Scott Monument. The Scott Monument The Scott Monument is a Victorian Gothic monument to Scottish author Sir Walter Scott.
It stands in Princes Street Gardens in Edinburgh, opposite the Jenners department store on Princes Street and near to Edinburgh Waverley Railway Station, which is named for one of Scott's novels. The tower is 200 feet 6 inches (61.11 m) high, and has a series of viewing platforms reached by a series of narrow spiral staircases giving panoramic views of central Edinburgh and its surroundings. The highest platform is reached by a total of 287 steps (those who climb the steps can obtain a certificate commemorating their achievement). It is built from Binny sandstone quarried near Ecclesmachan in West Lothian. History Princes Street, Scott Monument Princes Street Gardens; Sir Walter Scott's MonumentDetails Details.
Alternative Names Princes Street Gardens; Sir Walter Scott's MonumentSite Type COMMEMORATIVE MONUMENTCanmore ID 74114Site Number NT27SE 481NGR NT 25585 73904Council EDINBURGH, CITY OFParish EDINBURGH (EDINBURGH, CITY OF)Former Region LOTHIANFormer District CITY OF EDINBURGHFormer County MIDLOTHIANDatum OSGB36 - NGR Canmore MappingView this site on a map Treasured Places - HLF funded Built between 1840-4, this monument commemorates Sir Walter Scott.
Buildings - Scott Monument - Description. Sir Walter Scott. Scott Monument - Edinburgh Memorial. Scott Monument Edinburgh Memorial to writer Sir Walter Scott – arguably Edinburgh’s most famous & favoured inhabitant Scott Monument Location: south side of Princes Street roughly opposite Jenners 1836-46 Architect: George Meikle Kemp (1795-1844) Scott Monument on left, Jenners on right: image © Adrian Welch.
Scott Monument. The soaring, Gothic monument to the memory of Sir Walter Scott (who died in 1832) was built in 1840-46 to a design by George Meikle Kemp, a self-taught architect.
In the competition to design the monument, Kemp came third but embellished his design to win (though professional architects were not amused). It was influenced by Melrose Abbey and nowadays looks more like a space rocket! The architect had met Scott in 1813 when the author, who was also the Sheriff of Selkirkshire, gave him a lift in his carriage.
Kemp entered the competition as "John Morvo" who was a medieval master mason at Melrose Abbey. But he never saw his ideas come to fruition - he tripped in a fog into the Union Canal in 1844 and drowned. Scott Monument - Edinburgh. Edinburgh Museums - Edinburgh Museums. Scott Monument. The Scott Monument - Edinburgh - Main Page. Here are my photographs of The Scott Monument in Edinburgh, it is a landmark Victorian Gothic structure in Princes Street Gardens.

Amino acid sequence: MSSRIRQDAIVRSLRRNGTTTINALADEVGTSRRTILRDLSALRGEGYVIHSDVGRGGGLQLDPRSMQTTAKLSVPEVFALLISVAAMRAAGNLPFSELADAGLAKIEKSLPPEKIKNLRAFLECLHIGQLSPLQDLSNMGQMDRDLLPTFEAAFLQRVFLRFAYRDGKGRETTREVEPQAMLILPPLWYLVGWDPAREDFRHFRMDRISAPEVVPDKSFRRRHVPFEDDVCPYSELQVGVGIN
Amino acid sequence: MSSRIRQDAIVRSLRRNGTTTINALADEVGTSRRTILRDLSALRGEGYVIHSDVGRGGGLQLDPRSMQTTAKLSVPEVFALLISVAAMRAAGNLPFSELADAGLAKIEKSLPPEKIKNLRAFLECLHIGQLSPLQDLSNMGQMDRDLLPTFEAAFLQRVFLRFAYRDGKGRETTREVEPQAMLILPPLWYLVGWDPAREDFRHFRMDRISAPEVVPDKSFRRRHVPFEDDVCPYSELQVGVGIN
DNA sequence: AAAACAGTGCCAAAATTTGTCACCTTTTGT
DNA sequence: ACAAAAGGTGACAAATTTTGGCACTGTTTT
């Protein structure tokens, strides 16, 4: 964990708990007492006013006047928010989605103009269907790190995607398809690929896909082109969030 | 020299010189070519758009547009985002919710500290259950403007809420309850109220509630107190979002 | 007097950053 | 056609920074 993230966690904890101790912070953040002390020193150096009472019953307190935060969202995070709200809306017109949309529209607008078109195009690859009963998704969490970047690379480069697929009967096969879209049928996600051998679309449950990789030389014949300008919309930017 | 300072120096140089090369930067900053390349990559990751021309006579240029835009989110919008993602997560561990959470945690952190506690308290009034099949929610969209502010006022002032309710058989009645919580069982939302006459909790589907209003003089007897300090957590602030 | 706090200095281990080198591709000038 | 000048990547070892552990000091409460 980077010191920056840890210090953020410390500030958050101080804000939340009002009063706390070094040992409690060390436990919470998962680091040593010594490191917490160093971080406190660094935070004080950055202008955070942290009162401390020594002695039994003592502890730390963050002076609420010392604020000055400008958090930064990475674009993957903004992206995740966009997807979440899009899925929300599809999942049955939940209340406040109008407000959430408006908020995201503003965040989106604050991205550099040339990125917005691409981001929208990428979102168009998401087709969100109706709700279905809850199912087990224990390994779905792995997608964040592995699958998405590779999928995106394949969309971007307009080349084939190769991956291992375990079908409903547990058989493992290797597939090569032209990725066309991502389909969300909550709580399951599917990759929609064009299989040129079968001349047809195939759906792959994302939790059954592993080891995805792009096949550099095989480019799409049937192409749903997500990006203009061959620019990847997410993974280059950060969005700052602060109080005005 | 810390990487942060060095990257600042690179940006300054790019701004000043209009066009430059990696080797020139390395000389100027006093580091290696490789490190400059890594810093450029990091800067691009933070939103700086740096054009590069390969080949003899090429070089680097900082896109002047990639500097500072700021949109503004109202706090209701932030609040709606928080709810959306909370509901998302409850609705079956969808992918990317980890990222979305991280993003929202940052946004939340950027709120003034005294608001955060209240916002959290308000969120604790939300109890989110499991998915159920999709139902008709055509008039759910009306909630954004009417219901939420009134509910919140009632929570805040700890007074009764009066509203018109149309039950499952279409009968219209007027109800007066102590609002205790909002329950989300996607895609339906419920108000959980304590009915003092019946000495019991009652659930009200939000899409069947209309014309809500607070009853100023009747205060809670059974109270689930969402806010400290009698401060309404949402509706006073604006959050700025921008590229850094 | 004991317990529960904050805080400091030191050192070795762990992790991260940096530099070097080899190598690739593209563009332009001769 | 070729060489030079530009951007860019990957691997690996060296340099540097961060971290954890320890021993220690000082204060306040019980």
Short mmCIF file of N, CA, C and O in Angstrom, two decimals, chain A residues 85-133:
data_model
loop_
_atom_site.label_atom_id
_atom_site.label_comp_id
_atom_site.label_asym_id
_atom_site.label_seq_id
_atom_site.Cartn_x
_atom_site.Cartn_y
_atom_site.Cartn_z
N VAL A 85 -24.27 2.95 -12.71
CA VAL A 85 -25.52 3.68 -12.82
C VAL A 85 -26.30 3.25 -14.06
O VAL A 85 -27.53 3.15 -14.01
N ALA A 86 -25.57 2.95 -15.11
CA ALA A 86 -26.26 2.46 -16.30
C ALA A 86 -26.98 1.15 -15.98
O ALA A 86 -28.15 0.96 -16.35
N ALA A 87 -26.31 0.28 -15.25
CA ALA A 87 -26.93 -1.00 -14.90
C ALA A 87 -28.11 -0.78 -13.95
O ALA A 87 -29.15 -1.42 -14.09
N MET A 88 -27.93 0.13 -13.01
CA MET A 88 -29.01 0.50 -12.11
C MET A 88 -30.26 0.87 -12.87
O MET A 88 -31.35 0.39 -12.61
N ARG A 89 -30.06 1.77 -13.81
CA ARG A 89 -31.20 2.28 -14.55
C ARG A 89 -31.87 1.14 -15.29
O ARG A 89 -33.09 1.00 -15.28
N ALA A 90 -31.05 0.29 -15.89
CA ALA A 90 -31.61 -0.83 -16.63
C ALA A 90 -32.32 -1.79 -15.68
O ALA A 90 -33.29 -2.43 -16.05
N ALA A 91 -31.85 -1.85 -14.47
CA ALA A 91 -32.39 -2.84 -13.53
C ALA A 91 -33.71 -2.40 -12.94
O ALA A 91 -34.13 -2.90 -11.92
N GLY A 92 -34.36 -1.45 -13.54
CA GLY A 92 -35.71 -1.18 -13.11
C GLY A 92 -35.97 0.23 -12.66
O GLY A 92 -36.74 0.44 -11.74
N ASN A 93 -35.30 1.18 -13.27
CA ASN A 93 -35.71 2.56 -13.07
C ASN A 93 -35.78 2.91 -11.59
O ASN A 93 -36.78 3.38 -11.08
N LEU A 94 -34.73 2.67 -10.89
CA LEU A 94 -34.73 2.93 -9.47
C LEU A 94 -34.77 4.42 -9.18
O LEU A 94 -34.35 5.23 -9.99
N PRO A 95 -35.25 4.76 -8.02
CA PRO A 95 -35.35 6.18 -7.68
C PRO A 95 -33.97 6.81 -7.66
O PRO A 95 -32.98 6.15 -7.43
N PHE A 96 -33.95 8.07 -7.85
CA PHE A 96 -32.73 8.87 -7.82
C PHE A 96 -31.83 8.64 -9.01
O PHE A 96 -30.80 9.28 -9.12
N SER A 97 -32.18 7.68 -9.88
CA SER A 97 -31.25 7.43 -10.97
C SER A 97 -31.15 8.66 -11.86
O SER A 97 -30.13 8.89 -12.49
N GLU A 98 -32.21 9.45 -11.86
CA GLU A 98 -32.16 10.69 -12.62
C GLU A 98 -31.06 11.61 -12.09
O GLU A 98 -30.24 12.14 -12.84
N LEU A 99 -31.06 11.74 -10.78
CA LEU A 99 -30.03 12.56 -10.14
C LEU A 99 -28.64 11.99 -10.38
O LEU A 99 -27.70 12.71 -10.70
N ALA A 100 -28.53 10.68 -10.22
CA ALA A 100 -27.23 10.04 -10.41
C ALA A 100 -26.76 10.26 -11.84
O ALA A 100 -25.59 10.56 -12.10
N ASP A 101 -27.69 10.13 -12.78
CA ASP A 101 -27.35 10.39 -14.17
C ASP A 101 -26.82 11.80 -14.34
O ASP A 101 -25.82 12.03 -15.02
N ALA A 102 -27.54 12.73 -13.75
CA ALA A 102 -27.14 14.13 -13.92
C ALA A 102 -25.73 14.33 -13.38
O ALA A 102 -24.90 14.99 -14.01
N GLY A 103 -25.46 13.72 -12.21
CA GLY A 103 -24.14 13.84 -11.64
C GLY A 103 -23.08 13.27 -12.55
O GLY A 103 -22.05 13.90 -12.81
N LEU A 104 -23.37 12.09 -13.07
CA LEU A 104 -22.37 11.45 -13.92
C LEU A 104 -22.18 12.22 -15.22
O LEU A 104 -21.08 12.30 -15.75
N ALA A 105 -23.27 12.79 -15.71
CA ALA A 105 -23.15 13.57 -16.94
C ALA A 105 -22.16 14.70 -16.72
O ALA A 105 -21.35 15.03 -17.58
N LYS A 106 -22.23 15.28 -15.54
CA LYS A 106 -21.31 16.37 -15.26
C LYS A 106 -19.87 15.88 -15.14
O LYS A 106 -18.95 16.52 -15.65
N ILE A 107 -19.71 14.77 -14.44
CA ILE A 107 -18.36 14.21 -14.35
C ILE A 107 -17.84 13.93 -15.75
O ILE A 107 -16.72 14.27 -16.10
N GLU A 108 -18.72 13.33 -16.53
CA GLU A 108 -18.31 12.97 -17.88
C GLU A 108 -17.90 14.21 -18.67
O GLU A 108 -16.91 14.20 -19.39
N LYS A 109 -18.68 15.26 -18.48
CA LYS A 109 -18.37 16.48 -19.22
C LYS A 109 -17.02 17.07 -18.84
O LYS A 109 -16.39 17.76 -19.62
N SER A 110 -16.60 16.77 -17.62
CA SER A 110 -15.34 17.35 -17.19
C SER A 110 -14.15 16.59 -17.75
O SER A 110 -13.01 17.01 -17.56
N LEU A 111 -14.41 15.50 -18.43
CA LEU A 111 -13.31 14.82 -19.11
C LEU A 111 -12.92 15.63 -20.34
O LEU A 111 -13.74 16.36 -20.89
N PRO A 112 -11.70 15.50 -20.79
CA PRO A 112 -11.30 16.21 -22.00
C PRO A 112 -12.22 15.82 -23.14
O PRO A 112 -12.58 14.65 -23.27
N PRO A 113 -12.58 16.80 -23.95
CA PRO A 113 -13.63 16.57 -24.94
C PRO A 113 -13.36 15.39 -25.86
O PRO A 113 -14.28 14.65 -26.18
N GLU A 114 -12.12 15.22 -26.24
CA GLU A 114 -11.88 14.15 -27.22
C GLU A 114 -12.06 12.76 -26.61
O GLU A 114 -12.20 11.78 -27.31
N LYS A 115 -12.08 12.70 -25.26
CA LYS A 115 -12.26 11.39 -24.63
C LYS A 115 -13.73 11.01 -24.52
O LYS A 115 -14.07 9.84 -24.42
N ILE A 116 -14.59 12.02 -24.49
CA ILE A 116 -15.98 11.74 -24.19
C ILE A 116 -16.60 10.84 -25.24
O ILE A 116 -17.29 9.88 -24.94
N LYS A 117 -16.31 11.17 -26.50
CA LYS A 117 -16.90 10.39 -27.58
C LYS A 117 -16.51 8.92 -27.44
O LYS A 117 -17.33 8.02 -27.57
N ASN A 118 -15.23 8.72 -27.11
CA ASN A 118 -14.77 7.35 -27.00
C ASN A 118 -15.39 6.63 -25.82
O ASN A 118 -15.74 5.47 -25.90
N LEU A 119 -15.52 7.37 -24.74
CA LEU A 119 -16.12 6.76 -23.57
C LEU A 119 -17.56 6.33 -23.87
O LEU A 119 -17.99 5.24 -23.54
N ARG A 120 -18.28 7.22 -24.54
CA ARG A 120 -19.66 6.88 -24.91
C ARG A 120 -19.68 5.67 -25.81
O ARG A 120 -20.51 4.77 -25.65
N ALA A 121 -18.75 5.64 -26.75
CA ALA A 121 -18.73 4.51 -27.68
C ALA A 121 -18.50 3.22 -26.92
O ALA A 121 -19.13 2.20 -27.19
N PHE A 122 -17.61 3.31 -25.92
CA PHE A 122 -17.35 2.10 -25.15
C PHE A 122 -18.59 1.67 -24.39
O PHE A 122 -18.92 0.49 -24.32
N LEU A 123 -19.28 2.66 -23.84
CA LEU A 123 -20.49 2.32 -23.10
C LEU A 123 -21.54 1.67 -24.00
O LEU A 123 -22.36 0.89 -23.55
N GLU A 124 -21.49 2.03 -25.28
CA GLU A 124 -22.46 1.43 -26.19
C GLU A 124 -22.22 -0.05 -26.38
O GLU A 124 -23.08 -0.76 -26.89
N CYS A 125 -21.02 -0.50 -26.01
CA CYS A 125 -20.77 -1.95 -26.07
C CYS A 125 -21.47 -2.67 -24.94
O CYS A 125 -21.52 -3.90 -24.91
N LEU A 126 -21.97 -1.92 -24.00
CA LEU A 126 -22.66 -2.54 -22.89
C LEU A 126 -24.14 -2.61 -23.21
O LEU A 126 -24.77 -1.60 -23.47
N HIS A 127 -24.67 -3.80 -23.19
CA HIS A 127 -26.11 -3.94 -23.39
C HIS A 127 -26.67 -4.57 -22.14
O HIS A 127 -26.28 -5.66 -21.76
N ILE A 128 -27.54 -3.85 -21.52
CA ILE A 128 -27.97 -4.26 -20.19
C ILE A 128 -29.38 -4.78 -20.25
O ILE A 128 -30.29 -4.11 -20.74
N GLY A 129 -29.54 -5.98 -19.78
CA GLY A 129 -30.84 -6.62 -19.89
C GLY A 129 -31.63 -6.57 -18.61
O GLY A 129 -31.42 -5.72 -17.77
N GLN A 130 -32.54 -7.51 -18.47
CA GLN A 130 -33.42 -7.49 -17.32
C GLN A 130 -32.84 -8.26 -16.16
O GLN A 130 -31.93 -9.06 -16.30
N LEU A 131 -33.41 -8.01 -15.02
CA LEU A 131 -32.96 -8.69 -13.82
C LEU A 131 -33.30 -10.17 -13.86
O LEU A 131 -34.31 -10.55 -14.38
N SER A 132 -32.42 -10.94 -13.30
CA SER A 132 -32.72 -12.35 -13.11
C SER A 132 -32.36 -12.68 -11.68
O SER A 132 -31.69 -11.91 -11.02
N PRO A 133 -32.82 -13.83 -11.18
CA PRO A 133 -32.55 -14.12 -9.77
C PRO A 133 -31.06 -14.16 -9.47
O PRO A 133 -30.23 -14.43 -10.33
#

Designed by George Meikle Kemp who won a competition to design the monument, and built between 1841-1844 and inaugurated on the 15th of August 1846 as a monument to the Scottish author, Sir Walter Scott. It stands 200ft & 6" tall (61.1m) tall. It is constructed out of binnie stone which was taken from shale workings near Linlithgow, this stone apparently contain natural oils which are said to aid with preservation but the seeping of these oils is also to blame for the black look of the monument because Victorian Edinburgh was notoriously filthy, and the oils soaked up the smoke, resulting in the black tower we see today. You can climb 287 steps up a narrow spiral starcase to get a viewing platform. and there are 64 statuettes, each one representing characters from Sir Walter Scotts works. Scott Monument - Making of industrial and urban Scotland.
After Sir Walter Scott’s death in 1832, the Victorians decided to build a permanent monument to the famous Scots author in Princes Street Gardens in Edinburgh.
The foundation stone of the Scott Monument was laid on 15 August 1840. A competition was held to design the new monument. The winner had entered under the pseudonym of ‘John Morvo'. In reality he was the joiner and self-taught architect George Meikle Kemp. ‘Morvo’ had been a medieval architect that had worked on Melrose Abbey. The Scott Monument in Edinburgh. The Scott Monument sits in Princes Street Gardens in Edinburgh and is over 200 feet tall.